Talking Man is perhaps the best fantasy book I have read. Well, what can "best" mean? Probably "that I am most glad to have read. Moving forward with perfect ease, a traveler or reader may travel far simply for the pleasure of movement. I have Talking Man is perhaps the best fantasy book I have read.
I have much to say about this short book, and too little time as I write, at present, so please forgive my careless grammar and mixed tenses. It is the hybrid structure of this tale, myth told in a manner similar to many American road movies and the effortless, affable character of the narration which led me so easily.
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There are plenty of reviews mentioning the whimsy and broad imagination of the book, the easy language of the South and authenticity of it's Americana and so forth, so I'd like to think about the structure of this tale. To contrast, "The Hobbit" is a great example of the heroic journey, a fact Tolkien expresses self-consciously, text-within-the-text reference style, in Bilbo's book about his adventure, "There and Back Again.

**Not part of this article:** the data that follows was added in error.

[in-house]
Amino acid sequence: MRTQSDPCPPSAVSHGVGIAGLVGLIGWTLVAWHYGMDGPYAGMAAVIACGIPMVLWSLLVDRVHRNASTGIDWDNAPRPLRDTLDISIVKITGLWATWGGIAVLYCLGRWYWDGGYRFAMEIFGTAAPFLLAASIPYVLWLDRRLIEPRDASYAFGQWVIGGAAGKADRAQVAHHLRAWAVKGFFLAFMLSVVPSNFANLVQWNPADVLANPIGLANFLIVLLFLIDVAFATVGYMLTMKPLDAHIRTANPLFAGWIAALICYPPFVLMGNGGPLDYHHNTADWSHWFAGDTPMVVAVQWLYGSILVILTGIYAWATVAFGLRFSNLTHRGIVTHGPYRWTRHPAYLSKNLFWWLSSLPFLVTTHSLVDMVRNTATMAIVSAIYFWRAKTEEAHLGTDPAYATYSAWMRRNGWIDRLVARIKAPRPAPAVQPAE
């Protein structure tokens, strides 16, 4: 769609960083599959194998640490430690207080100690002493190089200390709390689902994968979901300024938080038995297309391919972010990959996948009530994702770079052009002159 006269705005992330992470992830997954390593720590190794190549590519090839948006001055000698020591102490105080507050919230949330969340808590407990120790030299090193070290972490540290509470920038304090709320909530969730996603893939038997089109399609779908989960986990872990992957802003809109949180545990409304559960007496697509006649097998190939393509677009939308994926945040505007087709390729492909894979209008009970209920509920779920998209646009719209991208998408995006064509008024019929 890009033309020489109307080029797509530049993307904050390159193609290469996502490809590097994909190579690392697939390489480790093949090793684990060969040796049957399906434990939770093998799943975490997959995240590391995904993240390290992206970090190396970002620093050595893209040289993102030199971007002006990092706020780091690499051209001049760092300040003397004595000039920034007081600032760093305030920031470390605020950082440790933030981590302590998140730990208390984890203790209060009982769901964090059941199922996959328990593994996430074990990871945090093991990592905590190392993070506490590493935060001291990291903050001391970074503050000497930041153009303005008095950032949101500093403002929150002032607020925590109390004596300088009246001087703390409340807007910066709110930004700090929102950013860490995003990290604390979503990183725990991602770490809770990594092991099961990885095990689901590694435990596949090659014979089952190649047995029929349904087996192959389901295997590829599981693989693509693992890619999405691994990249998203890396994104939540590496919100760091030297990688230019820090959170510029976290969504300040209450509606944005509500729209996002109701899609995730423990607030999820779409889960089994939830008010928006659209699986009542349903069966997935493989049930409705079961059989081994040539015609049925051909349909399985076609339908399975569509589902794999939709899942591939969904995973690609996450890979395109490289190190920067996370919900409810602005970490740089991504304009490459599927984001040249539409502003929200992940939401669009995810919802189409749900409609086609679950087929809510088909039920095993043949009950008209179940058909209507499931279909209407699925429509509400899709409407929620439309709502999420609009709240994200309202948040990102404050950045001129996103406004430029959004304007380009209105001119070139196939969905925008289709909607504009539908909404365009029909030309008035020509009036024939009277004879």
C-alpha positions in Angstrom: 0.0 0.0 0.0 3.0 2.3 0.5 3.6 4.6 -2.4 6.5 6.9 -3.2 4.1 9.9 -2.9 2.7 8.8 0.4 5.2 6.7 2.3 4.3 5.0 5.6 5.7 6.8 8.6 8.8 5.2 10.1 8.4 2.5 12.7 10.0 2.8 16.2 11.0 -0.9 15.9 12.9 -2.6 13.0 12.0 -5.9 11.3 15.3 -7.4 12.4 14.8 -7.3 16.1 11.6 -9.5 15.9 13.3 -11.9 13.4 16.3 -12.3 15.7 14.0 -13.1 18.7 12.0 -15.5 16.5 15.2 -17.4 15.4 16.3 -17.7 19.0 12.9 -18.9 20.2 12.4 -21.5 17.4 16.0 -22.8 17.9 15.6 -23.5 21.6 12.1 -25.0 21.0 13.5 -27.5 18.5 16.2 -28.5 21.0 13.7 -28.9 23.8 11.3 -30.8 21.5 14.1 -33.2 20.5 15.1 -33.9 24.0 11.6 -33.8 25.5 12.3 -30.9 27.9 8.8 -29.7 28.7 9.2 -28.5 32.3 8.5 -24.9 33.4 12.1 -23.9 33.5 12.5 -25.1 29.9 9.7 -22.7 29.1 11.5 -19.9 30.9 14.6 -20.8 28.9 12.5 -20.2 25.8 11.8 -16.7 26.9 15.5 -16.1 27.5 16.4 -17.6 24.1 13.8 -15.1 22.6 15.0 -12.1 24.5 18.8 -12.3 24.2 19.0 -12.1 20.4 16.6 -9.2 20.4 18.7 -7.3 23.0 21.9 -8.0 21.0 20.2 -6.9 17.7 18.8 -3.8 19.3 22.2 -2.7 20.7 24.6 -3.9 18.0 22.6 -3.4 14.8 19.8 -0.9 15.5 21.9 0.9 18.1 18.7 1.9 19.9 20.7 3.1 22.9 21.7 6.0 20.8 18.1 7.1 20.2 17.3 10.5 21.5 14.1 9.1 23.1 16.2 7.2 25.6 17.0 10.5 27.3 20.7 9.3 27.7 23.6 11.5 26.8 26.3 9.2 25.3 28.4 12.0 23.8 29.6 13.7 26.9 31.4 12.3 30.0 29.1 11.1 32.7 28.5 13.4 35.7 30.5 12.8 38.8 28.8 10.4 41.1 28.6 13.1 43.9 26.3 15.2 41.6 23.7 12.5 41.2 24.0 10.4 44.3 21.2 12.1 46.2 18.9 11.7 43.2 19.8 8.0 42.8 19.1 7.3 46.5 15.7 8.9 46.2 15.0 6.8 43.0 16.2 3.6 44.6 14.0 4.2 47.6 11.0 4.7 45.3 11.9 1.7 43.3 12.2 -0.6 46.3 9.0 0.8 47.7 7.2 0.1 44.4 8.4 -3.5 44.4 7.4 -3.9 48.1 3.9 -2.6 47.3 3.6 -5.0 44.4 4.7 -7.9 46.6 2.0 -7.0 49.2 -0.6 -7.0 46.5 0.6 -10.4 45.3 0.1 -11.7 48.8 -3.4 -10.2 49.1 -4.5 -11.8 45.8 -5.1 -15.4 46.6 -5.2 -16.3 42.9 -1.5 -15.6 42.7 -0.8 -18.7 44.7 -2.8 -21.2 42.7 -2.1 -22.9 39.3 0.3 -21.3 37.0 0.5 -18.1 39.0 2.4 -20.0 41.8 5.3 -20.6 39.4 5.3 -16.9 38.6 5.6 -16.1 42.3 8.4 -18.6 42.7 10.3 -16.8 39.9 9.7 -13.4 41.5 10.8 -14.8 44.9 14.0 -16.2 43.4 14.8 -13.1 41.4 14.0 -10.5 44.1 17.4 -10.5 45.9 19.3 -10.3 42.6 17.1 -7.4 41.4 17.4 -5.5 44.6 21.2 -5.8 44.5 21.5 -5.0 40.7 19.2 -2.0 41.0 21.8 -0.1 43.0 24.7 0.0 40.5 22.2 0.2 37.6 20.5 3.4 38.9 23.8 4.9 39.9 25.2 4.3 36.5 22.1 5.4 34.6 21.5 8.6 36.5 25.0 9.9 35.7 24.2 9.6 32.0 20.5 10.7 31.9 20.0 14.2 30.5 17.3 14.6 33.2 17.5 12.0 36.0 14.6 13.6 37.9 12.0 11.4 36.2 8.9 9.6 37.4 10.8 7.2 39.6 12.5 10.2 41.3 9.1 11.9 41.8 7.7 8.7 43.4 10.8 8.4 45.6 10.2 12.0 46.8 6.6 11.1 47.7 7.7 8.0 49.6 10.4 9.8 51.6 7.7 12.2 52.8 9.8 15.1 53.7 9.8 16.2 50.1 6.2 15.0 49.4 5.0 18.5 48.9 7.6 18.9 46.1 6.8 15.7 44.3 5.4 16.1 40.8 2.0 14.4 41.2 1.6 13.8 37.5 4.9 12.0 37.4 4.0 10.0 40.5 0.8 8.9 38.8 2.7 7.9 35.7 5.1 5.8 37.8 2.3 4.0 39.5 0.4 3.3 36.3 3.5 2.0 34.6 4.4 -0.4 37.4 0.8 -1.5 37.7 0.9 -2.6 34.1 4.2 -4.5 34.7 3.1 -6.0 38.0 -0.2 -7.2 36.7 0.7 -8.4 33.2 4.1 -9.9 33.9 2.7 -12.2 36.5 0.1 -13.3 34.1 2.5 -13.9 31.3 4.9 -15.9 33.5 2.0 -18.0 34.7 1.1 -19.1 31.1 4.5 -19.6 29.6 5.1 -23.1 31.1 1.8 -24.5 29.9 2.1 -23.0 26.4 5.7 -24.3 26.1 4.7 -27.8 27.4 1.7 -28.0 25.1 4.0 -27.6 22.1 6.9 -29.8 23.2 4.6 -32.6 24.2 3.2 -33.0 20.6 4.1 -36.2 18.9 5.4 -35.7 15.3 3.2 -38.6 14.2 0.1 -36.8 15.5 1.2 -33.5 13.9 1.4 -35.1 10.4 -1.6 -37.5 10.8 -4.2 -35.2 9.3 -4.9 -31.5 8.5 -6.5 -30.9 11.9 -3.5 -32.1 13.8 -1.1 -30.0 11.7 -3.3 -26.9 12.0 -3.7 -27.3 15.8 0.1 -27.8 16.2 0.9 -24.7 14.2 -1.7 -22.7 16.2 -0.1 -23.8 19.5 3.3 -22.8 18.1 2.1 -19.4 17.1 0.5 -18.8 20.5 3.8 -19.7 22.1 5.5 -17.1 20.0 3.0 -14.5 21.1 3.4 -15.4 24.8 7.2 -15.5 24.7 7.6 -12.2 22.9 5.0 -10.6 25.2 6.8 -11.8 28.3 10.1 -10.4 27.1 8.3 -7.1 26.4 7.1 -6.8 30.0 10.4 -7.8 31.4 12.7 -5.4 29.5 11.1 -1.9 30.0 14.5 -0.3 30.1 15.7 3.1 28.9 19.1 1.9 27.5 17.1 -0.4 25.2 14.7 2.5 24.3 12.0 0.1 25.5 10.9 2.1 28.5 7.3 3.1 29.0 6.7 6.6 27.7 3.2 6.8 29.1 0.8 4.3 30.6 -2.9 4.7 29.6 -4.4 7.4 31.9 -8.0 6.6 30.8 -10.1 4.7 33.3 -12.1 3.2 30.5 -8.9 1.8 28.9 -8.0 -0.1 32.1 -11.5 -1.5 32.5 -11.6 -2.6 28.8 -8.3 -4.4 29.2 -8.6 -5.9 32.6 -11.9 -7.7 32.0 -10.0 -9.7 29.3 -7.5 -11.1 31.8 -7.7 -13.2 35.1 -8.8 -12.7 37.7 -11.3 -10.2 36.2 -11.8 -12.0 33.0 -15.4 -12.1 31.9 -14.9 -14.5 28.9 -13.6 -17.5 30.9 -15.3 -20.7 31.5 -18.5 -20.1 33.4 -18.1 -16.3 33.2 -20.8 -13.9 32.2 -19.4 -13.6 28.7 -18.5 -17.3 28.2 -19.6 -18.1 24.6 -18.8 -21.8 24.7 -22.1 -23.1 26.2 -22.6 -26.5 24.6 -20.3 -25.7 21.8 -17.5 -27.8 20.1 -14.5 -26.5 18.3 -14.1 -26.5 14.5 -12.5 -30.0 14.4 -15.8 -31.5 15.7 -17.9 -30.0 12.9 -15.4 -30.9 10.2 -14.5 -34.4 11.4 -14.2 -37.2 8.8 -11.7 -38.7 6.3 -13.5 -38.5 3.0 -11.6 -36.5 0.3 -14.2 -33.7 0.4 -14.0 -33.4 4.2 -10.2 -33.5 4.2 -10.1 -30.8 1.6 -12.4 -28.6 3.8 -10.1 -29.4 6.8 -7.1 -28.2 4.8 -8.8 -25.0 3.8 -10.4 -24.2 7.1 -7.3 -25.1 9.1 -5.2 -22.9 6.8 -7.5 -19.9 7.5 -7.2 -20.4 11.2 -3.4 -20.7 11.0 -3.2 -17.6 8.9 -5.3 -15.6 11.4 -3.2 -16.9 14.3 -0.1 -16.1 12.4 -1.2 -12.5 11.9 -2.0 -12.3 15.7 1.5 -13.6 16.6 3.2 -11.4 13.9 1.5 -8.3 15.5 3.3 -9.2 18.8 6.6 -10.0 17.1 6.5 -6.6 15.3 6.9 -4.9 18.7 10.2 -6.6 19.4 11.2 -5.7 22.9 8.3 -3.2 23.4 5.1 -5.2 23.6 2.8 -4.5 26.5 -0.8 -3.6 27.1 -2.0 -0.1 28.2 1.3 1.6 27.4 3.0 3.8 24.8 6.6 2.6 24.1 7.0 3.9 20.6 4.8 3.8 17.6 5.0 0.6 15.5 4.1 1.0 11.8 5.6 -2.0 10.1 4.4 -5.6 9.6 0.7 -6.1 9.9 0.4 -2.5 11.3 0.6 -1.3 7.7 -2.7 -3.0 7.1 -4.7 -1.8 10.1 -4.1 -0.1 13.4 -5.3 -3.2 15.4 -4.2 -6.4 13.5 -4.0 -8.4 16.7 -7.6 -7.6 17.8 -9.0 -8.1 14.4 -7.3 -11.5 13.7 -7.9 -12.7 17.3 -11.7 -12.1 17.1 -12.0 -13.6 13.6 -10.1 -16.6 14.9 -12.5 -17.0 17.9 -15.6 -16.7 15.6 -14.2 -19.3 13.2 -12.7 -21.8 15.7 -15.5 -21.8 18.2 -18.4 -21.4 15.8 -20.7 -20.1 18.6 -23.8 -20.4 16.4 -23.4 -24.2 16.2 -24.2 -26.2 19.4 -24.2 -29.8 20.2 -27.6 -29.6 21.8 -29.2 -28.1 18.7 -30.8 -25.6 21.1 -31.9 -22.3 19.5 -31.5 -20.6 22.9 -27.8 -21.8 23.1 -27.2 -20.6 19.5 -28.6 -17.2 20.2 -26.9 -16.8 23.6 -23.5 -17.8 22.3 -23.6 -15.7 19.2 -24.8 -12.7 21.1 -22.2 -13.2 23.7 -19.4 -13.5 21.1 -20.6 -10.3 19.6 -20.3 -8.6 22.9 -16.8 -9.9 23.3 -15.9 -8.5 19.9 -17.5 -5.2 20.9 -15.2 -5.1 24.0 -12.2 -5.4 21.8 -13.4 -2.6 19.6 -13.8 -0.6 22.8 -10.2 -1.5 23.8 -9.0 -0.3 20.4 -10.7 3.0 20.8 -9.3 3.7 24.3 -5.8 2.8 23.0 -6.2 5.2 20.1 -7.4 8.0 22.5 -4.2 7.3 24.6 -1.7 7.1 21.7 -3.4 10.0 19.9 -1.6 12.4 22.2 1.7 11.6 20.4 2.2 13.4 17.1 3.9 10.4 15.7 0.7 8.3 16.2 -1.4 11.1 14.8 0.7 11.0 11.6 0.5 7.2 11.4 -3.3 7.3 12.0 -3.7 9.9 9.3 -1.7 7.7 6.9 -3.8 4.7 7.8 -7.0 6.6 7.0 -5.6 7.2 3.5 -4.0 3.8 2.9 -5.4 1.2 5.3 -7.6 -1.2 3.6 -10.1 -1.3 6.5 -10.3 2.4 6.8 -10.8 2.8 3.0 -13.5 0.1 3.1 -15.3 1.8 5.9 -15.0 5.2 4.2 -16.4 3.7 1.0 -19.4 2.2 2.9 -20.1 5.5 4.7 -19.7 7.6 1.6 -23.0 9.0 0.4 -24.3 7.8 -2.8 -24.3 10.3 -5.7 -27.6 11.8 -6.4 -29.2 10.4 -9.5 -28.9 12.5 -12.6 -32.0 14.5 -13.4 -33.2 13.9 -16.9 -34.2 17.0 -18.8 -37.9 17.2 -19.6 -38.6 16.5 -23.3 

It encompasses more than one character's or one group's journey so it is not a geometrically perfect fairytale or myth; it is an excellent short novel. It isn't as the masterful as the greater novels in the Western Cannon of literature and its craft is not a perfect as Tolkien's but it is still "the best fantasy book I have read.
At the start, we a have a very nice, homey setting and an interesting, partial history, which is disturbed-the way many stories begin.
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The more comfortable and homey the initial setting is, the more motivated I am to read about how the characters restore it's balance once it has been disturbed. So the idyllic, comfy, friendly, quirky home of our characters is upset. Because they are so lovable, this perturbed me.
I wanted them safe and happy I had to read until I knew they were! The charms of quirky mystery such as magical engine repair, promised secrets to be revealed as the heroine's journey unrolled. The question of what, why and hows, of origins are a mystery which in addition to my sympathy with the characters, magnetically drew me along with the characters in various cars across an incredible, changing, magical American dreamscape. The constant change in the landscape is reflected in the transformation of the characters and unfolding of their relationships.
As the landscape is revealed, history and mystery are revealed to our protagonist, Crystal, who motors up along her father's tail stream, then to her friend-become-lover, William Williams, who's pulled along in HER tail stream. And finally these revelations drew the me along as in a tailstream.